The foundation of moral judgments ought to be universally acceptable; However, empathetic feelings do not meet this criterion. It’s not inherently wrong for one person to fail to share in another’s sadness, illustrating the subjective nature of empathy as a basis for moral judgments. Consequently, while people seemingly believe that harming AI is morally impermissible, they fail to provide a rational justification for the belief. Without being affectively empathised with the purported pain of the AI, they would not consider the AI a moral patient.


Journal reference

Noh, H. (2023). Interpreting ordinary uses of psychological and moral terms in the AI domain. Synthese, 201, 209.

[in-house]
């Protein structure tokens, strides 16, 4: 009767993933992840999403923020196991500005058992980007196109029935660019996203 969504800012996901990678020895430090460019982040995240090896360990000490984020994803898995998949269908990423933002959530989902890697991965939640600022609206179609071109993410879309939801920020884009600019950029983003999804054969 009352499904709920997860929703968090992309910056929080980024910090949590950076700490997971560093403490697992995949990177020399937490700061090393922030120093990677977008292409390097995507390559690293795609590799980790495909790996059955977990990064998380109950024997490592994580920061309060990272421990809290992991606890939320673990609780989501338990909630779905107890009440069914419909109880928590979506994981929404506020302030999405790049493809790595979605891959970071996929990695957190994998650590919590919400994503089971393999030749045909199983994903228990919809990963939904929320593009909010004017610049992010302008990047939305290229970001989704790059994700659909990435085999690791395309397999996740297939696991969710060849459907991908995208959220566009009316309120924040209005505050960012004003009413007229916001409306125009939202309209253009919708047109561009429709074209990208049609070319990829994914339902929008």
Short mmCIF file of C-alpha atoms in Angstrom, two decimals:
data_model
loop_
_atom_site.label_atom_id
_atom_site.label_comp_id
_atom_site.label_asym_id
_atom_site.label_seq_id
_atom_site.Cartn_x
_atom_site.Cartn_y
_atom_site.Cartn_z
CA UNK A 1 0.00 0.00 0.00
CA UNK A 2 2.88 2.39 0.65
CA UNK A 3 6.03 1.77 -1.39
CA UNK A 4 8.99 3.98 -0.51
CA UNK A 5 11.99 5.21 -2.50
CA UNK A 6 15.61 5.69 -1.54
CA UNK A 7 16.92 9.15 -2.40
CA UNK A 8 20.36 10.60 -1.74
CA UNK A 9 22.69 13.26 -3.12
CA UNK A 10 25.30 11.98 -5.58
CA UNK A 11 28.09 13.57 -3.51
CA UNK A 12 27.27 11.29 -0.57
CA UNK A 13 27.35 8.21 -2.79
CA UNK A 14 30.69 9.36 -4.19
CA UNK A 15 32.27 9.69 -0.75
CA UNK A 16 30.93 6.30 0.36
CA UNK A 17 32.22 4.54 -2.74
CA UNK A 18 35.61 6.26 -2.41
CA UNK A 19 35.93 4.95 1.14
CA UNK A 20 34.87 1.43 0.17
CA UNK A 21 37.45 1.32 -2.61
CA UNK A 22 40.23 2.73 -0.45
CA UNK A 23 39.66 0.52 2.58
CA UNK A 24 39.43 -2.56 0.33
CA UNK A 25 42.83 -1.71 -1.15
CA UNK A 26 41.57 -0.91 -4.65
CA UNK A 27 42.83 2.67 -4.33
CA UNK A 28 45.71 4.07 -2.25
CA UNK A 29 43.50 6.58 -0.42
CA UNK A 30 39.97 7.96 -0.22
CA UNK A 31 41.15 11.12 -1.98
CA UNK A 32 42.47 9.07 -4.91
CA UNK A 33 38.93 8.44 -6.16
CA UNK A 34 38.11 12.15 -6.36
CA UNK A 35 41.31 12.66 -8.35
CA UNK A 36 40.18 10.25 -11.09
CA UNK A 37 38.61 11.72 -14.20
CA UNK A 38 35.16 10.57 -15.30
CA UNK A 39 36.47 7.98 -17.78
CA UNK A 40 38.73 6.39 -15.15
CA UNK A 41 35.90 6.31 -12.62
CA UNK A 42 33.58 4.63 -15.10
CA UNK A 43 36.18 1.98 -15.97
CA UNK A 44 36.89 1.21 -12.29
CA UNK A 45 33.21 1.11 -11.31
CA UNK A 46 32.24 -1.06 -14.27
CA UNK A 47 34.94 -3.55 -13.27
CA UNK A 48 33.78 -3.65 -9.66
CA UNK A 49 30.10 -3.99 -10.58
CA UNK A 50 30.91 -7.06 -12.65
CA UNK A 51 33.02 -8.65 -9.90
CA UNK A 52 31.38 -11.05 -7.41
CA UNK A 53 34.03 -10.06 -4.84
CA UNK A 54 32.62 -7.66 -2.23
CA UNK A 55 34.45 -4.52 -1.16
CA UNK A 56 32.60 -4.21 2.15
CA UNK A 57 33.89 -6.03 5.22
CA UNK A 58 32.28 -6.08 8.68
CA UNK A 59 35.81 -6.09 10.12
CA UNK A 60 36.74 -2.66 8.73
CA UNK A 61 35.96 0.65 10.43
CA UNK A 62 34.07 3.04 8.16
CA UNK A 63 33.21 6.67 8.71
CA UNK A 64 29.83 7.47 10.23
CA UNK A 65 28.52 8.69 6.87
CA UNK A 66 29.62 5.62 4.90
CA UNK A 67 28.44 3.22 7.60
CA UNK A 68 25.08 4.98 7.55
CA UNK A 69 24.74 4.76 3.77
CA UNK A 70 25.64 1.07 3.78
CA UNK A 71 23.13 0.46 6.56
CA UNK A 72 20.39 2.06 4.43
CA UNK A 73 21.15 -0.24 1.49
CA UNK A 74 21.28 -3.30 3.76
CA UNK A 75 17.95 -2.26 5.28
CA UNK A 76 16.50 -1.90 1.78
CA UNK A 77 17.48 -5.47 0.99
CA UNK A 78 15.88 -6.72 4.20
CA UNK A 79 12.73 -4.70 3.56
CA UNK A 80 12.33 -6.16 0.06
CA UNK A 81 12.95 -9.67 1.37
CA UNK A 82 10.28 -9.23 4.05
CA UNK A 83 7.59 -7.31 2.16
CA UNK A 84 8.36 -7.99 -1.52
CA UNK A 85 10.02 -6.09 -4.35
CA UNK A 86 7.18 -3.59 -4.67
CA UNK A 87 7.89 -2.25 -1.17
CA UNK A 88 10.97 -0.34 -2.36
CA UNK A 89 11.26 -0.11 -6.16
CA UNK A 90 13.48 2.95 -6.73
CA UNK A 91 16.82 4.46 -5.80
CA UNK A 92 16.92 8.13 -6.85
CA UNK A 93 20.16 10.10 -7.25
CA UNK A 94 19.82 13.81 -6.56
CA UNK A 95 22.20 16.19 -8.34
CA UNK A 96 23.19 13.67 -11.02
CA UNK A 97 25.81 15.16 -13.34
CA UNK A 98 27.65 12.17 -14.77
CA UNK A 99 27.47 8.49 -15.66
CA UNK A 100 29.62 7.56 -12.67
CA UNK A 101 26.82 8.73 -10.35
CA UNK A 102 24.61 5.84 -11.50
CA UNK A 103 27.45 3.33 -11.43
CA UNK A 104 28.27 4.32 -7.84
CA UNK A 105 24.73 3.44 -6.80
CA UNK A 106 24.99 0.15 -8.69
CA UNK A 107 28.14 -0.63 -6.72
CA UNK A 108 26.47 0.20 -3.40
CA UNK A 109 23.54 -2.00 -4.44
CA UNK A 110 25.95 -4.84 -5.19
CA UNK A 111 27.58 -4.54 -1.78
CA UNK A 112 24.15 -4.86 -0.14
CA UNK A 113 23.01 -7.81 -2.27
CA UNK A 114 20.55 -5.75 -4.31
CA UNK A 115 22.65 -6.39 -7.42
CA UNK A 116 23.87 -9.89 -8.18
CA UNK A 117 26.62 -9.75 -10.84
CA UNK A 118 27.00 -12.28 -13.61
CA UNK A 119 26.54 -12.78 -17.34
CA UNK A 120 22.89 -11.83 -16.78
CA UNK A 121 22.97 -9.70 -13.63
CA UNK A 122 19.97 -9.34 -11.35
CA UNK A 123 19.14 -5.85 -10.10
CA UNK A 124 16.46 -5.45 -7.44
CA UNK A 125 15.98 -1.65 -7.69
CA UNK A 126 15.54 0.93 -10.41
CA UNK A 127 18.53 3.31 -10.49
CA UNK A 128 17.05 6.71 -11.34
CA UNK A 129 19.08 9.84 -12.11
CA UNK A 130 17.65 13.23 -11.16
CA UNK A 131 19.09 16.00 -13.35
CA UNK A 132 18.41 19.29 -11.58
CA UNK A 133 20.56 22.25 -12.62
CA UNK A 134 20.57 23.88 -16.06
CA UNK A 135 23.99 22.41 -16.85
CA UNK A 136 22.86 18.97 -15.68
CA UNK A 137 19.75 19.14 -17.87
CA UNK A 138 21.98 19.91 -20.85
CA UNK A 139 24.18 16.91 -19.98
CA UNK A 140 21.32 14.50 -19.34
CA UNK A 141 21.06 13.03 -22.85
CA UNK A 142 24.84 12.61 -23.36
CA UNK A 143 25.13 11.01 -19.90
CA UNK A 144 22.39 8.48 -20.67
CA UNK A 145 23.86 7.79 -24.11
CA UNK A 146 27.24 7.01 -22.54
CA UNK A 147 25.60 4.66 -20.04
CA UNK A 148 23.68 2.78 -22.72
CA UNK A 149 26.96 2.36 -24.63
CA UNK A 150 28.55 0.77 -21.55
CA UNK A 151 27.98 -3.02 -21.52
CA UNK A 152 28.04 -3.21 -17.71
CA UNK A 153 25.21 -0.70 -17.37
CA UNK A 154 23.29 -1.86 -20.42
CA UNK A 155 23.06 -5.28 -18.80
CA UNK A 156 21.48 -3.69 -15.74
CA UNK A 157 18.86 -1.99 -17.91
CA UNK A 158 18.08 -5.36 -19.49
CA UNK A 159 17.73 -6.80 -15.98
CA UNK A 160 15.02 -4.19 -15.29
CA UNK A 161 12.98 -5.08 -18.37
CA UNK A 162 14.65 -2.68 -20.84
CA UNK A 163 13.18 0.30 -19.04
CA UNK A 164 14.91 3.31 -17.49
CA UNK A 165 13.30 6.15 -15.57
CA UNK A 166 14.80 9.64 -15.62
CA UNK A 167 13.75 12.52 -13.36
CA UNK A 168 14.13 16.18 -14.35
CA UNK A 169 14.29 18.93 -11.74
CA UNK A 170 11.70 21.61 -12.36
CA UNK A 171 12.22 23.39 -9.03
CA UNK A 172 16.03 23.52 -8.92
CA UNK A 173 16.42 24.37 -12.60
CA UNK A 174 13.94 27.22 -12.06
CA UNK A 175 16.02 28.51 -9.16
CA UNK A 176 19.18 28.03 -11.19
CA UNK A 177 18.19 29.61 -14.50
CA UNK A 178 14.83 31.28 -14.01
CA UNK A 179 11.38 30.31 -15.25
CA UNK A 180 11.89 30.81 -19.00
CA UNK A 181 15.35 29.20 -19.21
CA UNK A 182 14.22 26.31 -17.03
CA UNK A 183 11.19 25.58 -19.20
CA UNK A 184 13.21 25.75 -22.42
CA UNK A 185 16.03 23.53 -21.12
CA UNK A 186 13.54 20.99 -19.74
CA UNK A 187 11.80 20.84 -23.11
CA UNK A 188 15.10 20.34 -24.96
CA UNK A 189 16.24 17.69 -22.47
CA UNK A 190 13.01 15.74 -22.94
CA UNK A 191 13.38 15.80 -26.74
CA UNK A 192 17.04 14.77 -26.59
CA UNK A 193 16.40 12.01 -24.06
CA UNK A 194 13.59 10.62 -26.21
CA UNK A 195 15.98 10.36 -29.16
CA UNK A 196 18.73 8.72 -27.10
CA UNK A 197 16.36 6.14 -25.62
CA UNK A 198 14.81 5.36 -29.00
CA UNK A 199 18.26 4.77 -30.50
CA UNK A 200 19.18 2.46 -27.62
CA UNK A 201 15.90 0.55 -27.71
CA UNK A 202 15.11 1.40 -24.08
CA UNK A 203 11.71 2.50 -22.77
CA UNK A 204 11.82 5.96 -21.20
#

Hyungrae Noh is an assistant professor at Sunchon National University, South Korea, in the Department of Philosophy. His research journey is founded on the conviction that philosophers of mind, like himself, should actively engage with the cognitive sciences, embracing the latest findings and methodologies. His primary contribution to this interdisciplinary field involves evaluating philosophical theories through empirical data. This includes, but is not limited to, analysing findings from psychophysics and microbiology that suggest phenomenal consciousness may be as illusory as magic tricks; examining neuroscientific discoveries that challenge the diagnostic relevance of the concept of phenomenal consciousness; and arguing that philosophers must critically assess ordinary language use, as psychological experiments often reveal such usage to be misleading.